Me and my wife visited Jaisalmer the second time when our son, Ankur and daughter in law Yogita visited us about five years ago in late December with our grandsons Rishabh (5 years) and Rohan (6 months). The plan was to celebrate the New Year’s Eve at Sam’s Sand Dunes with camel rides, folk dances and a grand dinner.
It was during this visit that I learnt that the Golden City of Jaisalmer is located close to the Pakistan border and was a Medieval Trading Centre. The Jaisalmer fort was built by King Jaisal Rawal in 1156.
The beautiful fort of Jaisalmer rises from the desert itself and seems to become one with golden hues of the sand. The setting sun adds its own magic and shrouds the fort in a mystique charm. It is one of very few living forts in the world as nearly one fourth of the old city's population still resides within the fort.
For most part of its history, Jaisalmer fort itself was known as Jaisalmer. The first settlements outside the fort walls, to accommodate the growing population of Jaisalmer, started coming up in the 17th century.
The fort's massive yellow sandstone walls are a tawny lion colour during the day, fading to honey-gold as the sun sets, thereby camouflaging the fort in the yellow desert. For this reason it is also known as the Sonar Quila or Golden Fort.
I would like to narrate one incident here relating to my grandson Rishab, who was just five years old. As we entered the fort, we found a small girl child walking on a rope tied between two poles, about fifteen feet above ground level. Her mother was playing dholak and both mother and father were singing Rajasthani folk songs. Rishabh is a very compassionate child.
He asked me in all innocence, Grandpa, why such a small child is performing such a dangerous act. I said Rishabh, they are poor with little money. They have to earn their livelihood every day for survival.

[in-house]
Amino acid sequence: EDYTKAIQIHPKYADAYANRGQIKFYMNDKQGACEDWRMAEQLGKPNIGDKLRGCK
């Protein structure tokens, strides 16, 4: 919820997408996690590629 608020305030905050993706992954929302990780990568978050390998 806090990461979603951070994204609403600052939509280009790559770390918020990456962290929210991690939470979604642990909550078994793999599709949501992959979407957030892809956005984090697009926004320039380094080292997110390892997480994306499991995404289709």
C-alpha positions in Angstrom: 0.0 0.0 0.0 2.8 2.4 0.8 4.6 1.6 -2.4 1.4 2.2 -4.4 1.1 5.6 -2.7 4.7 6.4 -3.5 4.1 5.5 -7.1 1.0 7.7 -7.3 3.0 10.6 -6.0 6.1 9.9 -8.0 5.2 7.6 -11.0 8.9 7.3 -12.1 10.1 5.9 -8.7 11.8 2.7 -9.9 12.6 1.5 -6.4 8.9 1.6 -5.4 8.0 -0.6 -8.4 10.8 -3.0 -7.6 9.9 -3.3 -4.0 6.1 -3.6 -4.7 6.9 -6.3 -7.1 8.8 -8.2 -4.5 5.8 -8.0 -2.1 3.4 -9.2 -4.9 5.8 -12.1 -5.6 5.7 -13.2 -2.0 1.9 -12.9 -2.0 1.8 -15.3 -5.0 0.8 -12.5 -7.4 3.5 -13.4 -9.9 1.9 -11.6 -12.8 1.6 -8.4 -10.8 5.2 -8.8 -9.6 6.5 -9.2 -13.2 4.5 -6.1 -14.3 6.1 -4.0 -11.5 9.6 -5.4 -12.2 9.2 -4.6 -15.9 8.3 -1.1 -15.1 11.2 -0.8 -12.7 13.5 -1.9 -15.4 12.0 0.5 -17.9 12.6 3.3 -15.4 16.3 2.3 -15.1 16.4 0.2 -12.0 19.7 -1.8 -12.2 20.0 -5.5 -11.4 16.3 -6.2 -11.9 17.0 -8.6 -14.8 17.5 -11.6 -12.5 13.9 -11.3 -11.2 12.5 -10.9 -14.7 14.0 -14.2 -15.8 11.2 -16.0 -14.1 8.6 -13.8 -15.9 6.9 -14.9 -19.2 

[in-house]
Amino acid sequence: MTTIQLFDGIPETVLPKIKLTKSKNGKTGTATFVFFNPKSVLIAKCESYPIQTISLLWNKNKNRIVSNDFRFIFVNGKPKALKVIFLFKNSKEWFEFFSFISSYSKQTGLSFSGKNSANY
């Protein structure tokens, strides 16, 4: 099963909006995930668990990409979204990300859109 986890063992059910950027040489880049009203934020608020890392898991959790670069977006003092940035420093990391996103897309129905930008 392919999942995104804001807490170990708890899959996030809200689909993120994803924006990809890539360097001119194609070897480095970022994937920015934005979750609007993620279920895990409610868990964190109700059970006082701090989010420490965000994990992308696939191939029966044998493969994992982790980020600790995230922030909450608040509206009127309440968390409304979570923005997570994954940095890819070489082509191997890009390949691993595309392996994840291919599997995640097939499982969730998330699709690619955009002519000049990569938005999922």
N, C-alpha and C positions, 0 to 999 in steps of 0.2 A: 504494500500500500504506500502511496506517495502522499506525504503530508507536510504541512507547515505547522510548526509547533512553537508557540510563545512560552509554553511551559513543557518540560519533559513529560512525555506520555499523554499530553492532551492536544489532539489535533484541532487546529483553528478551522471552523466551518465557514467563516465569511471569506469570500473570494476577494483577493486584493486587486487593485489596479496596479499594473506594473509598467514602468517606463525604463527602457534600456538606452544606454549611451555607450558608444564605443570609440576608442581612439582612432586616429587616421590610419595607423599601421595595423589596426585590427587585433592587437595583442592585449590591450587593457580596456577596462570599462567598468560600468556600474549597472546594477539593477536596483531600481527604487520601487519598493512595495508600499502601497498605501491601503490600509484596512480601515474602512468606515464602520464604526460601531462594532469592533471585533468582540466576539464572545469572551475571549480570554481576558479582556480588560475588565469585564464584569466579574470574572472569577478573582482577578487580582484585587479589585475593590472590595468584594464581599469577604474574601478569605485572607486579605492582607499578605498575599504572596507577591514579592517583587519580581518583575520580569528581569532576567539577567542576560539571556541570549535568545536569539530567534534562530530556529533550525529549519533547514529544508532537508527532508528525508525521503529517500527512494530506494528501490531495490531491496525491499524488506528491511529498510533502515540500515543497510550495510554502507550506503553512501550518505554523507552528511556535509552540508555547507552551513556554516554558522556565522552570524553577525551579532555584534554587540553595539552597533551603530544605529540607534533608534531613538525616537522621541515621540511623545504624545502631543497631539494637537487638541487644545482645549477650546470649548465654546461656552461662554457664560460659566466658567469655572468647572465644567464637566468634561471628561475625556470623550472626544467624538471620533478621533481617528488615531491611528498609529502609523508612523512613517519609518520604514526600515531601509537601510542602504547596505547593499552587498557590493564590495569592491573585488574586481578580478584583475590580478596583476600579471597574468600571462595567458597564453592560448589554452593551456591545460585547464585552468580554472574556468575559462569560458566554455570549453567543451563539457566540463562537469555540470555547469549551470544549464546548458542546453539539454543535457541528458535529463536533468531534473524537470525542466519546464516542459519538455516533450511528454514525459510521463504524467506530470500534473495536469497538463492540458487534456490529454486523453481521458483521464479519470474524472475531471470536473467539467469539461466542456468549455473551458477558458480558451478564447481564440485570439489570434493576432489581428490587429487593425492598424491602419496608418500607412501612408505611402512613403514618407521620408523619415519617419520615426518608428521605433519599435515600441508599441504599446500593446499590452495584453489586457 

Grandpa, could we give them some money, asked Rishabh. Sure son, was my reply. I gave him a ten rupee note. Rishabh walked all the way where they were performing and gave money to the mother. They blessed him with folded hands. After a few minutes he again asked me, grandpa, is this money enough for a meal. No beta, was my honest reply. Hope others watching the show chip in with some more money.
Could I give them some more money please grandpa, said Rishabh. I smiled and handed him another ten rupee note. He again walked up to them and gave money to the little girl. We watched them performing for some more time. My grandson was getting restless again. I was sitting on a chair. He came to me, hugged me and gave me a kiss. Grandpa, said Rishabh, for the last time, please give me one more ten rupee note for the poor, please. I was happy. Despite being born and brought up in America, child was full of kindness and compassion. I have never been able to forget this incident.
Jaisalmer is also famous for its havelis built by noblemen and traders of the city. Havelis are known for sandstone architecture and carvings. Famous havelis include Patwon ki Haveli, Nathulal ki Haveli and Salim Singh ki Haveli.
In Jaisalmer, we stayed at a traditional Haveli built in the same pattern of Grand Old Havelis. In the morning, as we came down the stairs, we were greeted by a German lady in perfect English. During our conversation, she told us that she came to Jaisalmer about thirty years ago and fell in love with owner of the Haveli, a Rajput as well as with Jaisalmer and Rajasthani culture. They got married and now this is her home.
On 31st December, we all went to enjoy charm and warmth of Sam’s Sand Dunes, a part of Desert National Park. We took a camel ride and settled on the sand dunes to enjoy the spectacular sunset. As we watched, the Sun slowly turned in to a spectacular red ball of fire with horizon becoming reddish in colour.
All of a sudden, darkness approached as if someone had switched off the lights. There was stillness all around and I felt as if I was nearer to God. Slowly, moon and bright stars appeared in the sky.
It was now time to move to the open air restaurant. Bonfires had been lit, chairs arranged to sit and enjoy Rajasthani folk dances and folk songs before we said goodbye to this beautiful city full of mystique and charm.